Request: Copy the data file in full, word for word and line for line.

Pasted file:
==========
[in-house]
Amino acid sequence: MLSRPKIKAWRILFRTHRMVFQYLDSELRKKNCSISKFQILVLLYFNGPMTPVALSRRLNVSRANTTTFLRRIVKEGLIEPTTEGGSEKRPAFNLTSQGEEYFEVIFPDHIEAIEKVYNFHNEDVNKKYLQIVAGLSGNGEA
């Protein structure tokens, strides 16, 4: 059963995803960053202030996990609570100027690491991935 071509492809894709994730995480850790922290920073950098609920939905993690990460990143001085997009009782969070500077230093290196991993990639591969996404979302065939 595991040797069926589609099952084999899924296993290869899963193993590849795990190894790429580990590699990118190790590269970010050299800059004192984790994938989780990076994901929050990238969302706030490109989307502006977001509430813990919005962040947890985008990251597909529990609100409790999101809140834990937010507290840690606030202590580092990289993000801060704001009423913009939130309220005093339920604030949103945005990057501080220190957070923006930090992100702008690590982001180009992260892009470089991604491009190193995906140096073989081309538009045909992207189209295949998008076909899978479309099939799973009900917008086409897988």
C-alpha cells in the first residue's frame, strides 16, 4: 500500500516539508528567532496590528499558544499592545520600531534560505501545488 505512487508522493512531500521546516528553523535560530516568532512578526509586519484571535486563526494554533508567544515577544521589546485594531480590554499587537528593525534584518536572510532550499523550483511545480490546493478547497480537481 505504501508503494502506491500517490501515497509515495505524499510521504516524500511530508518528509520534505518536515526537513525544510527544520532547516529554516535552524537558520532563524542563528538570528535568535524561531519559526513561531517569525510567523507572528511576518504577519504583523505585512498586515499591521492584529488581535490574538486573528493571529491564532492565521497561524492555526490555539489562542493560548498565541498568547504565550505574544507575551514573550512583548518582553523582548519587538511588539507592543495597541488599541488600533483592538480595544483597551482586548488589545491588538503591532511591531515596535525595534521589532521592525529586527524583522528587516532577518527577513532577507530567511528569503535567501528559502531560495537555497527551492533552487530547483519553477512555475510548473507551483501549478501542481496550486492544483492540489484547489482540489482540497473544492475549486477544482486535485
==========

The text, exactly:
[in-house]
Amino acid sequence: MLSRPKIKAWRILFRTHRMVFQYLDSELRKKNCSISKFQILVLLYFNGPMTPVALSRRLNVSRANTTTFLRRIVKEGLIEPTTEGGSEKRPAFNLTSQGEEYFEVIFPDHIEAIEKVYNFHNEDVNKKYLQIVAGLSGNGEA
């Protein structure tokens, strides 16, 4: 059963995803960053202030996990609570100027690491991935 071509492809894709994730995480850790922290920073950098609920939905993690990460990143001085997009009782969070500077230093290196991993990639591969996404979302065939 595991040797069926589609099952084999899924296993290869899963193993590849795990190894790429580990590699990118190790590269970010050299800059004192984790994938989780990076994901929050990238969302706030490109989307502006977001509430813990919005962040947890985008990251597909529990609100409790999101809140834990937010507290840690606030202590580092990289993000801060704001009423913009939130309220005093339920604030949103945005990057501080220190957070923006930090992100702008690590982001180009992260892009470089991604491009190193995906140096073989081309538009045909992207189209295949998008076909899978479309099939799973009900917008086409897988």
C-alpha cells in the first residue's frame, strides 16, 4: 500500500516539508528567532496590528499558544499592545520600531534560505501545488 505512487508522493512531500521546516528553523535560530516568532512578526509586519484571535486563526494554533508567544515577544521589546485594531480590554499587537528593525534584518536572510532550499523550483511545480490546493478547497480537481 505504501508503494502506491500517490501515497509515495505524499510521504516524500511530508518528509520534505518536515526537513525544510527544520532547516529554516535552524537558520532563524542563528538570528535568535524561531519559526513561531517569525510567523507572528511576518504577519504583523505585512498586515499591521492584529488581535490574538486573528493571529491564532492565521497561524492555526490555539489562542493560548498565541498568547504565550505574544507575551514573550512583548518582553523582548519587538511588539507592543495597541488599541488600533483592538480595544483597551482586548488589545491588538503591532511591531515596535525595534521589532521592525529586527524583522528587516532577518527577513532577507530567511528569503535567501528559502531560495537555497527551492533552487530547483519553477512555475510548473507551483501549478501542481496550486492544483492540489484547489482540489482540497473544492475549486477544482486535485